What Birds can FL Apprentices Fly?
Per the regs:
4. Permittee may take and possess one wild-caught red-tailed hawk (Buteo jamaicensis), red-shouldered hawk (Buteo lineatus), broad-winged hawk (Buteo platypterus), or Merlin (Falco columbarius).
So what are these different birds like, and which is the best for you? Ultimately your sponsor will be the deciding factor on what birds you fly as an apprentice, but there are so many pre-apprentices with a lot of questions about these birds, that I wanted to give a brief summary of each bird and address their applications in falconry here. Not everyone will agree with the opinions expressed on this website, and as stated, in the end your sponsor will be the one that makes the final decision. Furthermore, I encourage everyone to try different birds for themselves (when able) and formulate their own opinions as they gain knowledge and experience in falconry.
The Red-Tailed Hawk
Often hailed as the work horse of falconry, this bird is known for being the quintessential apprentice bird. Fairly forgiving of a falconer’s mistakes, they are a large bird with relatively easy weight and metabolism management. This allows the apprentice to develop the basic groundwork that they will build upon, and take with them when working different birds. Red tails are versatile, taking just about any game, especially rabbits and squirrels which can be found almost anywhere in North America. They are hardy birds, and generally fairly easy going in captivity. Their feathers are sturdy and fairly resistant to breaking. Most folks would say that nothing beats a good red tail, and they would be right.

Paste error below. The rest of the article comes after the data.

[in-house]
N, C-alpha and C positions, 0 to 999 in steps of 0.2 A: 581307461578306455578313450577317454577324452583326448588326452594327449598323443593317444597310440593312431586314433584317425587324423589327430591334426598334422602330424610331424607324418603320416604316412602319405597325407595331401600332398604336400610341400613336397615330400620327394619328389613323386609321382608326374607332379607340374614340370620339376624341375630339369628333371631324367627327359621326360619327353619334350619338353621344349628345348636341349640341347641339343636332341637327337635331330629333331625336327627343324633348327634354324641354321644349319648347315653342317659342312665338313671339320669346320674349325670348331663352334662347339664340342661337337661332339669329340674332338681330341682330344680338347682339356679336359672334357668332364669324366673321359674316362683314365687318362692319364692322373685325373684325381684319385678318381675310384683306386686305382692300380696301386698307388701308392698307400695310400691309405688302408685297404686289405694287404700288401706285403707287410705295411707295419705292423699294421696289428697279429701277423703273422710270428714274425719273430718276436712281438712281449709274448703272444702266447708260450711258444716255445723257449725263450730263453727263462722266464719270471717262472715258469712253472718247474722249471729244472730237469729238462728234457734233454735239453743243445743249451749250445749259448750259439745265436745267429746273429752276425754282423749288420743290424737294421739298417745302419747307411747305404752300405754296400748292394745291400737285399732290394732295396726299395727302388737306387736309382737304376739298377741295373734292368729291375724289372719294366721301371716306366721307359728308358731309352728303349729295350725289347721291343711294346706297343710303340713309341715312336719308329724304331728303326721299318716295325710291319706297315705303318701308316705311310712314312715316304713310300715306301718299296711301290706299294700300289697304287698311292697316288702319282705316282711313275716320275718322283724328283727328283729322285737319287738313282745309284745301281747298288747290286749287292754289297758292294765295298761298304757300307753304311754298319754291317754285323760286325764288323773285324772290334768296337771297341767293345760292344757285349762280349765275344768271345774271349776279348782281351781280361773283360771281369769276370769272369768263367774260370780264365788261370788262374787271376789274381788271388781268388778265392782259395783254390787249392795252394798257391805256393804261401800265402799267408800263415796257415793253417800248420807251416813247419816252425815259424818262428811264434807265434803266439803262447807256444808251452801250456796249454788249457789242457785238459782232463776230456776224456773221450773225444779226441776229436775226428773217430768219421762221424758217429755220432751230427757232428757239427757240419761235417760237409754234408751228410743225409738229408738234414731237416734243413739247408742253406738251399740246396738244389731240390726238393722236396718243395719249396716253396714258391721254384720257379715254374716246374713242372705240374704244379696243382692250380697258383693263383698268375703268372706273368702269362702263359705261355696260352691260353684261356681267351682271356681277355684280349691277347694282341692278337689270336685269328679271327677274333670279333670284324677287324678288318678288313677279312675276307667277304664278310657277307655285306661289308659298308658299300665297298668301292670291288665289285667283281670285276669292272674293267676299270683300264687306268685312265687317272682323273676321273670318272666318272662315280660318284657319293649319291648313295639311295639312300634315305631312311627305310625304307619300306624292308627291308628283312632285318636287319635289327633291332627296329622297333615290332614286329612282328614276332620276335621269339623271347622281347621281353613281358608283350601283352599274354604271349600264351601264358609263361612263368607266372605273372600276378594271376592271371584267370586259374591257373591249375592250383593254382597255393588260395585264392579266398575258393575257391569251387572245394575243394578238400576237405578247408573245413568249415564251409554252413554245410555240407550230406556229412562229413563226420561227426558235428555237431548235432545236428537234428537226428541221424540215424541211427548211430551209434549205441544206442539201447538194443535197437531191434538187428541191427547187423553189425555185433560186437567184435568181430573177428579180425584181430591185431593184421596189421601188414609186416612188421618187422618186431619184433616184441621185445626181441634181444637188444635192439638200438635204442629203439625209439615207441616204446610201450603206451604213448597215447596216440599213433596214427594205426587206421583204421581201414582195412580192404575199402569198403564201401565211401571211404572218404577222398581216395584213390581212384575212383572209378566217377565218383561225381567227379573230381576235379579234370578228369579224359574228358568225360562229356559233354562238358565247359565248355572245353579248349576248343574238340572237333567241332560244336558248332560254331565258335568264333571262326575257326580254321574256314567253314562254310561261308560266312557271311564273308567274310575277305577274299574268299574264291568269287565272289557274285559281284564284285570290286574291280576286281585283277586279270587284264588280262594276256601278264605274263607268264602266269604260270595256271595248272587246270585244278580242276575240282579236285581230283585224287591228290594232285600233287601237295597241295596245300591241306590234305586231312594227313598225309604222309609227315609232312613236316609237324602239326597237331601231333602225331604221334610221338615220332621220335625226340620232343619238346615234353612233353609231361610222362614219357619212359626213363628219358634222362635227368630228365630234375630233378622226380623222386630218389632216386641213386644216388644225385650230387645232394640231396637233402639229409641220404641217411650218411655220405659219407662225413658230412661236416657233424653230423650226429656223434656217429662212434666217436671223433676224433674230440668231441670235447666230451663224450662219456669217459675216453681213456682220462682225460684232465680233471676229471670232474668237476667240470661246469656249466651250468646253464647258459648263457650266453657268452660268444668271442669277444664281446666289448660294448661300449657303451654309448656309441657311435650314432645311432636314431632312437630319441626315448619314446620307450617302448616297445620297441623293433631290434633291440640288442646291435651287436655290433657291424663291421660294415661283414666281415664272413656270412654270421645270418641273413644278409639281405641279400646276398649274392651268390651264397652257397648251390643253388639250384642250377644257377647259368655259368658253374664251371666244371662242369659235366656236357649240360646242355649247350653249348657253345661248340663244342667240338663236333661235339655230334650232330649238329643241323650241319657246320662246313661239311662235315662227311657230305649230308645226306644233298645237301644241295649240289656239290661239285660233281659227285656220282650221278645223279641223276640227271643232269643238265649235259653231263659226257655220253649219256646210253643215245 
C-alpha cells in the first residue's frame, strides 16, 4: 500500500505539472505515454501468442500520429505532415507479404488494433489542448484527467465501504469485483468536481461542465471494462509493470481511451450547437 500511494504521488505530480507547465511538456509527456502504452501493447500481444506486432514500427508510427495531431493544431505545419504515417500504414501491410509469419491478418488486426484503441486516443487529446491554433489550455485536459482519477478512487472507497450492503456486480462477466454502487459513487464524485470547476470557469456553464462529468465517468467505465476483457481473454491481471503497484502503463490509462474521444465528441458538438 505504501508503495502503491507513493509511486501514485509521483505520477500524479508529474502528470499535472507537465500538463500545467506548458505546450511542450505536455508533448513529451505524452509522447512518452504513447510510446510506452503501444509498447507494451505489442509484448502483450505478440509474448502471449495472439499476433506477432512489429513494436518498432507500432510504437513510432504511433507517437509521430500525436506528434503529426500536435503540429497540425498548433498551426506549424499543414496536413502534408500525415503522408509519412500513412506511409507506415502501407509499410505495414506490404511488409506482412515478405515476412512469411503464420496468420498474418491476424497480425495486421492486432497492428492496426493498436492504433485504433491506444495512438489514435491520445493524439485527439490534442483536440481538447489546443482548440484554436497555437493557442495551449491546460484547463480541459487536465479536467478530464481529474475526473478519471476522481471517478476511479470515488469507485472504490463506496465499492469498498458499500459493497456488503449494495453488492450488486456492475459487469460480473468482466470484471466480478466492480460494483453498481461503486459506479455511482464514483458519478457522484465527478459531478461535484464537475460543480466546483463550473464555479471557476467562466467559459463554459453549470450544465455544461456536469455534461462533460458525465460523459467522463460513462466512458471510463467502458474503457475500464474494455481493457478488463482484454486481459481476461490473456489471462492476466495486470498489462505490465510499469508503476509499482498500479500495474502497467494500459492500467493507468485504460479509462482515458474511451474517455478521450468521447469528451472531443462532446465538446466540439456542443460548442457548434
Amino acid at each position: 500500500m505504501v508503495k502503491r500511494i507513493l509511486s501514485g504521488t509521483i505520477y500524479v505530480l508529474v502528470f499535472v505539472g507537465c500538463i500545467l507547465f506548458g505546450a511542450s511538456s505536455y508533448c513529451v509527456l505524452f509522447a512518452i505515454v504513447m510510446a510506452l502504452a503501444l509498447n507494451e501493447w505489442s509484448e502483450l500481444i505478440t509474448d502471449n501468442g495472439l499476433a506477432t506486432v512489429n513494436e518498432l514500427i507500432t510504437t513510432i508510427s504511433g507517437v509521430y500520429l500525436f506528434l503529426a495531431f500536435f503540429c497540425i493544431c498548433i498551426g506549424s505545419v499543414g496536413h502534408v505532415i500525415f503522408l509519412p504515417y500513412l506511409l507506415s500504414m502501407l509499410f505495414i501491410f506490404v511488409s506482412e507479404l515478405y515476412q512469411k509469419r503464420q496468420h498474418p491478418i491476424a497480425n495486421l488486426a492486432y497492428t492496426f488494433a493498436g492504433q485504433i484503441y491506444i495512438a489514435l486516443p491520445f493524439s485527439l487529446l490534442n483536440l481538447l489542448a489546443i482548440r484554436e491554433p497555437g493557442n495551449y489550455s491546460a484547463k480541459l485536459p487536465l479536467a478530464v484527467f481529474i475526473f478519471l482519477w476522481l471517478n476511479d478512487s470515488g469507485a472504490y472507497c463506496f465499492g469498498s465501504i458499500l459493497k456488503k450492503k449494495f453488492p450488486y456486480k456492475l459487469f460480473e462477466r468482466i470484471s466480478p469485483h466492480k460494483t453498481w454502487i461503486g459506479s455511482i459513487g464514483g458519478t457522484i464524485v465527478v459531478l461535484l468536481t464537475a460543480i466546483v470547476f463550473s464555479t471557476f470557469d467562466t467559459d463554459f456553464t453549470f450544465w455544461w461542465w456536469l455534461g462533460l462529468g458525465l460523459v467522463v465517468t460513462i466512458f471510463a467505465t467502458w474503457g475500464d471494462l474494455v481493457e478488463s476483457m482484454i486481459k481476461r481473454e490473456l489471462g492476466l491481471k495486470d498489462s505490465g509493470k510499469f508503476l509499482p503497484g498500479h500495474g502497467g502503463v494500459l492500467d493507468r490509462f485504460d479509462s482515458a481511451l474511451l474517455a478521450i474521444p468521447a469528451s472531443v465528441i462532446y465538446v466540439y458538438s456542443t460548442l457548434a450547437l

Another great falconry bird, this is Florida’s answer to the often allowed kestrel in other states. Florida cannot allow the kestrel for apprentices due to a protected subspecies, and when regulation switched over to the states the merlin became available to apprentices, thanks mostly to falconer Eric Edwards. Merlins should not be mistaken for an easy bird though, even though Florida allows them for apprentices. Weight must be much more finely managed due to their small size, and one must work quite a bird harder to provide enough slips to have a successful season with a merlin. Many would not allow their apprentices to fly merlins, or recommend this bird to apprentices because of the difficulty. It is recommended that apprentices wanting to fly these little birds either find a sponsor with merlin experience that is willing to show them the ropes, or have prior falconry experience, such as in the case of folks immigrating into the states.
The Red Shouldered Hawk
The Red shouldered hawk. This bird is likely the most numerous and most noisy hawk in the state of Florida. It’s also a highly controversial falconry bird. Red shouldered hawks, biologically speaking, dine primarily on small rodents, snakes, frogs, lizards, and insects (per Cornell). Due to this, and some experience with the birds, most falconers consider this bird to be not a great candidate for falconry. However, there is a small camp of falconers that believes these birds to be quality gamehawks. Regardless most apprentices find themselves considering this bird simply due to the fact that it outnumbers red tails in Florida 20 to 1. It is strongly recommended that apprentices hold out and keep searching for a red tail. These birds, good for falconry or not, generally appear to be difficult to work with, and often more difficult to get on game than a red tailed hawk.
The Broad Winged Hawk
Young red shoulders hawks are often confused for broad wings. In fact there seem to be very few broad winged hawks that migrate down through Florida, and they appear to be quite difficult to trap. As an apprentice I personally would not even consider this bird an option, as they seem neigh impossible to acquire in the state of Florida. Like the red shoulder, their diet revolved around small mammals, amphibians and reptiles (Cornell).